Bloom, an installation inspired by systems theory and harmful algal blooms found in various aquatic environments, pictured above.
Meditation has always been a way for me to bring OCD thoughts and experiences that I have into physical form in my art studio. Aside from a visual form of expression, which is the basis of my studio practice as a sculpture and installation artist, I still find very difficult to otherwise explain some of the OCD thoughts, sensations and experiences that I have on a regular basis.
The reason I have begun to speak up about this is to explain my studio practice in greater detail and to try and eliminate some of the stereotypes about OCD as a quirky habit or personality trait. It has helped me a lot as an artist as well to be more empathic and more mindful about the words I use, and less assuming about what other people are going through. I think everyone benefits when we talk more openly about the conditions we live with. Having OCD has made me more aware of the way things appear versus the way things really are, whether it be a mental, physical, or emotional experience a person is having. Because of that, my work has been a way of turning an overwhelming personal experience into something very visible that is experienced uniquely by the viewer.
The processes themselves I use, in sculpture, painting, drawing, and even installation for a show, have become a way to meditate, which I generally feel helps to manage my OCD symptoms. Ever since I joined Transcend Yoga Studio back in Utah, I realized how meditation, yoga and most importantly, community, has become critical to my “recovery” or my managing of OCD symptoms. While living in Utah, I went from experiencing panic attacks and feeling isolated at times, to being more social, self-aware, and involved. In the past, I only meditated in the traditional sense from time to time. I saw its benefits in and outside of the studio but I was never completely committed to it the way I am now. The OCD thoughts can be present, when I am "meditating" in the classic sense, or when I am making artwork, which puts it in motion in a way. I am aware that the thoughts exist, but I can process them more slowly before they turn into panic, which is the worst experience that I can only describe in words as overwhelming, disorienting, and exhausting. This is why so much of my work deals with sensory overload, repetition, and excess. At a point of panic, thoughts can feel in total control, rather than seen as a passing sensation, which is what meditation allows some of my OCD thoughts to be instead. The physical work in my studio itself has always been the constant in my life, while the repetitive thoughts and sensations I have changed significantly over time. When I was little I was more of a checker and a counter. Today, there are patterns and similarities, but my anxieties increasingly revolve more around familiarity and personal relationships and environments. It has always been easier for me to describe in retrospect because OCD manifests in unexpected ways. Any time you think you understand your own symptoms, they change or , which is frustrating, but the up side is that I’ve come to expect the unexpected.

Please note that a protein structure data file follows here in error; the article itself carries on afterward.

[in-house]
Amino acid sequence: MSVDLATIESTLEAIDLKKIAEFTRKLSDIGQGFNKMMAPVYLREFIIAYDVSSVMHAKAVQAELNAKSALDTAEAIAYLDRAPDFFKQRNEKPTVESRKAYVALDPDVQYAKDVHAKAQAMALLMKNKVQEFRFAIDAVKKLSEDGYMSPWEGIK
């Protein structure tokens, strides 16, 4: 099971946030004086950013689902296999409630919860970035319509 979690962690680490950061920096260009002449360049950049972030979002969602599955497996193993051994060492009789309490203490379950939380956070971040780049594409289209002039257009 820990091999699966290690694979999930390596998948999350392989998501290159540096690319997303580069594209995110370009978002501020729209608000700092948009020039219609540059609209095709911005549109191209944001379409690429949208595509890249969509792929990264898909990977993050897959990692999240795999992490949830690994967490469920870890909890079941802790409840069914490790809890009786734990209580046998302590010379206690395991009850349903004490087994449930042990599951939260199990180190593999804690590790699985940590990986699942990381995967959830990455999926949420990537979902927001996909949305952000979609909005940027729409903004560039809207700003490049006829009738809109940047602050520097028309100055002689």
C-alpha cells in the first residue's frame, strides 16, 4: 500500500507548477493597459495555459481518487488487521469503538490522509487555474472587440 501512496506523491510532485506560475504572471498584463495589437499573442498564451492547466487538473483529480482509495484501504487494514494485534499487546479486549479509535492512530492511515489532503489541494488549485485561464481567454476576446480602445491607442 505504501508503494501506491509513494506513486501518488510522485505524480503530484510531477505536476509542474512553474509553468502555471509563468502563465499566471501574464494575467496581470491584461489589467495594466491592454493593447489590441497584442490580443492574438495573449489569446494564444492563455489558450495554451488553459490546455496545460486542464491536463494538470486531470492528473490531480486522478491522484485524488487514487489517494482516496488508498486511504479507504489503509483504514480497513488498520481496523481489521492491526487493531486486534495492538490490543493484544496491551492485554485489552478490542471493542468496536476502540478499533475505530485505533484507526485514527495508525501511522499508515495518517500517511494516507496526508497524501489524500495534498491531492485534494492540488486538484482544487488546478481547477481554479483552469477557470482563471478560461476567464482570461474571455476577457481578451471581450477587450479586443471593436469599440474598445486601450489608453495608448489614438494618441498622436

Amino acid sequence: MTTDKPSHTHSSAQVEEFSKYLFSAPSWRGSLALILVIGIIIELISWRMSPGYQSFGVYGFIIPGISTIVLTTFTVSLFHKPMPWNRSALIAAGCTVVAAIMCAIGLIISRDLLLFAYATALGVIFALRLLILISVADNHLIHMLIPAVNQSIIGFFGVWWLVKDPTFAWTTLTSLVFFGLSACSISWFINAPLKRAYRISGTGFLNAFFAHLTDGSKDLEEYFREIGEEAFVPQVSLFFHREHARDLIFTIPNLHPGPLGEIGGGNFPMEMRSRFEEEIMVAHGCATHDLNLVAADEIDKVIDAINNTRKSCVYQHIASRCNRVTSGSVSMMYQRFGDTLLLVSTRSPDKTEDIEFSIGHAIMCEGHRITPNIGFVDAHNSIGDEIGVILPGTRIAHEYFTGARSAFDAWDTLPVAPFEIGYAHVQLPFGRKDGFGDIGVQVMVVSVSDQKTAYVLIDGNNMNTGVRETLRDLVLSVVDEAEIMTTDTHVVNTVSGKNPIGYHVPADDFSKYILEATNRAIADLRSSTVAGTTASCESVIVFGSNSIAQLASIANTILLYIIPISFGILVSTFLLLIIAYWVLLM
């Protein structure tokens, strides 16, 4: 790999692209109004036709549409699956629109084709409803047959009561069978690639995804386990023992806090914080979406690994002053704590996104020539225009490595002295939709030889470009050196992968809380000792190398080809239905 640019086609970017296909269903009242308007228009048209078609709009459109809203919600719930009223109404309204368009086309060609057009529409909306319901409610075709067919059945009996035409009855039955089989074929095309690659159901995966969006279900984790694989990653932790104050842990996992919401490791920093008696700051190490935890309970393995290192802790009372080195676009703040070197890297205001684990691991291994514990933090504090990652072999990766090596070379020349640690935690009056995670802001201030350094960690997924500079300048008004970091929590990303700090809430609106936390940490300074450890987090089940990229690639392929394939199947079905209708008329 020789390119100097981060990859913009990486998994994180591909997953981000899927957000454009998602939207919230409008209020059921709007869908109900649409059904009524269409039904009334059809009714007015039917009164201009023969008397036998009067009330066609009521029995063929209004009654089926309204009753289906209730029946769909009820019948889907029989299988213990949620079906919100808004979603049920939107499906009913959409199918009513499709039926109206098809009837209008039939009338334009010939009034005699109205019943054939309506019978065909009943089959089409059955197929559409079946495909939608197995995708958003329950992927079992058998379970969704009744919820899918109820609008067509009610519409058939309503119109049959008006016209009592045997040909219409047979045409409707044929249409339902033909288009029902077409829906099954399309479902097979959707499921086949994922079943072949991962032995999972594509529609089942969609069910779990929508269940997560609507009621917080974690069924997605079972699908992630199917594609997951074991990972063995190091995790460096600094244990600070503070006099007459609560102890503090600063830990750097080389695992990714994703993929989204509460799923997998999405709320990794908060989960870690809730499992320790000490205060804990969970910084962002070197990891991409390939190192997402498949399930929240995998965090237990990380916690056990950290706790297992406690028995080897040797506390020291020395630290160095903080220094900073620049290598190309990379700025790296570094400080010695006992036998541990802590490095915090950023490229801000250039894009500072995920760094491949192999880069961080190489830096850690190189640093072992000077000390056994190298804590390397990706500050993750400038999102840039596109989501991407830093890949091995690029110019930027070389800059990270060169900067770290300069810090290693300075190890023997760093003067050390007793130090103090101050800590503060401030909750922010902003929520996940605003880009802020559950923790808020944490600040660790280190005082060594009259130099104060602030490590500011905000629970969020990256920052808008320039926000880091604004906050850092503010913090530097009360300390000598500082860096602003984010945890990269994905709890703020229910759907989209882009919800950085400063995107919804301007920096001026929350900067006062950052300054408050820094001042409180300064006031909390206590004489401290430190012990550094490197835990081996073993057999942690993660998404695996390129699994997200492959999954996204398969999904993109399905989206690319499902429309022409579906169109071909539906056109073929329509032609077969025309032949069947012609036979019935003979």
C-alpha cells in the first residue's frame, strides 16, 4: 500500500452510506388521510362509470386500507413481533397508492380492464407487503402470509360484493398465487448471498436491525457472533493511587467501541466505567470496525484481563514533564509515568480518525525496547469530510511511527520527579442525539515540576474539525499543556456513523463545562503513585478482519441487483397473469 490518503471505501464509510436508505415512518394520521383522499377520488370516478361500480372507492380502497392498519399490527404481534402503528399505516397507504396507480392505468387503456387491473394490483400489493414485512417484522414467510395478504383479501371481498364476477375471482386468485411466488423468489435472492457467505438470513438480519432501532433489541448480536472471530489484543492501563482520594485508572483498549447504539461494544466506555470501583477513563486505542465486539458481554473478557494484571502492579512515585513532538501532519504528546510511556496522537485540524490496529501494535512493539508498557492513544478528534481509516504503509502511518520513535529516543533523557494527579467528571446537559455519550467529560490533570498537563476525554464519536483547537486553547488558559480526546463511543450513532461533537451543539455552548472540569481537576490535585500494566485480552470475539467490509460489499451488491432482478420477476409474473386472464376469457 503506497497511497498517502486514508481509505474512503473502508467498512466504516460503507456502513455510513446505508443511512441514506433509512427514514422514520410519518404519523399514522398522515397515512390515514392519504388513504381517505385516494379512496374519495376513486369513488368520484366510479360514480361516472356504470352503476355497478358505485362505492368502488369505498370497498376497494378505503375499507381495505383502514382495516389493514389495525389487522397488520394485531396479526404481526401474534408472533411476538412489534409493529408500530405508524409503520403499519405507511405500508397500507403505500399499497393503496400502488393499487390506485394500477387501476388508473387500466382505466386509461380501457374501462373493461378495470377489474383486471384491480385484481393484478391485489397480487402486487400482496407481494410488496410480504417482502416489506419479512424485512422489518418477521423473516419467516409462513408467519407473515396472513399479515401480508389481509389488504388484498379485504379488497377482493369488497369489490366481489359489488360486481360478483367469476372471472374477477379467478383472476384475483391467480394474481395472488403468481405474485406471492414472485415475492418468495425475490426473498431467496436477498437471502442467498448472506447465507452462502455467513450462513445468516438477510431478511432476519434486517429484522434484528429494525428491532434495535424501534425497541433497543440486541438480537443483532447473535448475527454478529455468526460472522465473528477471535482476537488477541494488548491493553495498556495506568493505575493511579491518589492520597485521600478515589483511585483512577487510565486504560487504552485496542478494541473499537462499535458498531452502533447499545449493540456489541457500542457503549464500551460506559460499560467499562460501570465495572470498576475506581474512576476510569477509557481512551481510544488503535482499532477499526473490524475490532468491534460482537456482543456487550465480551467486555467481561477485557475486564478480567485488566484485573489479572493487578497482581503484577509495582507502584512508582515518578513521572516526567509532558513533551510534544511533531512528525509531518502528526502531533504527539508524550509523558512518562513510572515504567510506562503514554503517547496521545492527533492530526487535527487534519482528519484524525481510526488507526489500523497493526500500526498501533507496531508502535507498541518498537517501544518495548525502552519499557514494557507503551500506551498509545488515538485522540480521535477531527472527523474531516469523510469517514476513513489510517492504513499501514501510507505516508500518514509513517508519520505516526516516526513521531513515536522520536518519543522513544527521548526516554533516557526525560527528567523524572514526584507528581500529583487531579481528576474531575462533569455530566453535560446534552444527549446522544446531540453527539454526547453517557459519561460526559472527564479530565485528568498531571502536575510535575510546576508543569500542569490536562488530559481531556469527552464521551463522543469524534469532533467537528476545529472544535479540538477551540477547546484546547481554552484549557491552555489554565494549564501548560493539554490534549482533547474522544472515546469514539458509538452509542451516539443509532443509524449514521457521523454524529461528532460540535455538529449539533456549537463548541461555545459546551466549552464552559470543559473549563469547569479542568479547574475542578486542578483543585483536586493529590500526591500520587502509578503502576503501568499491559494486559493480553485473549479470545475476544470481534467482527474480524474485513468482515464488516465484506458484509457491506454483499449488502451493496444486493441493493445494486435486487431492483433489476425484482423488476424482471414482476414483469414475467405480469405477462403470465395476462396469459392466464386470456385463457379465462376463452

When I realize thoughts come and go, I can move past them a little more easily rather than fixating. Seeing it that way has generally helped me to accept, or at least manage OCD. In the past I have talked fairly quietly about why OCD is a large part of why I am an artist, and it is only recently, after going through Acceptance and Commitment Therapy, that I have gradually gotten over the fear of stigma and judgment. It is not easy to talk about but it has helped me and those around me in the times I have opened up. I try to remember that I am afraid of what will happen when I talk about it or disclose certain information, but very rarely do those fears turn into a reality. The benefits have outweighed the negatives in terms of feeling heard, involved, and understood in so many ways, which I have to say I am really grateful for.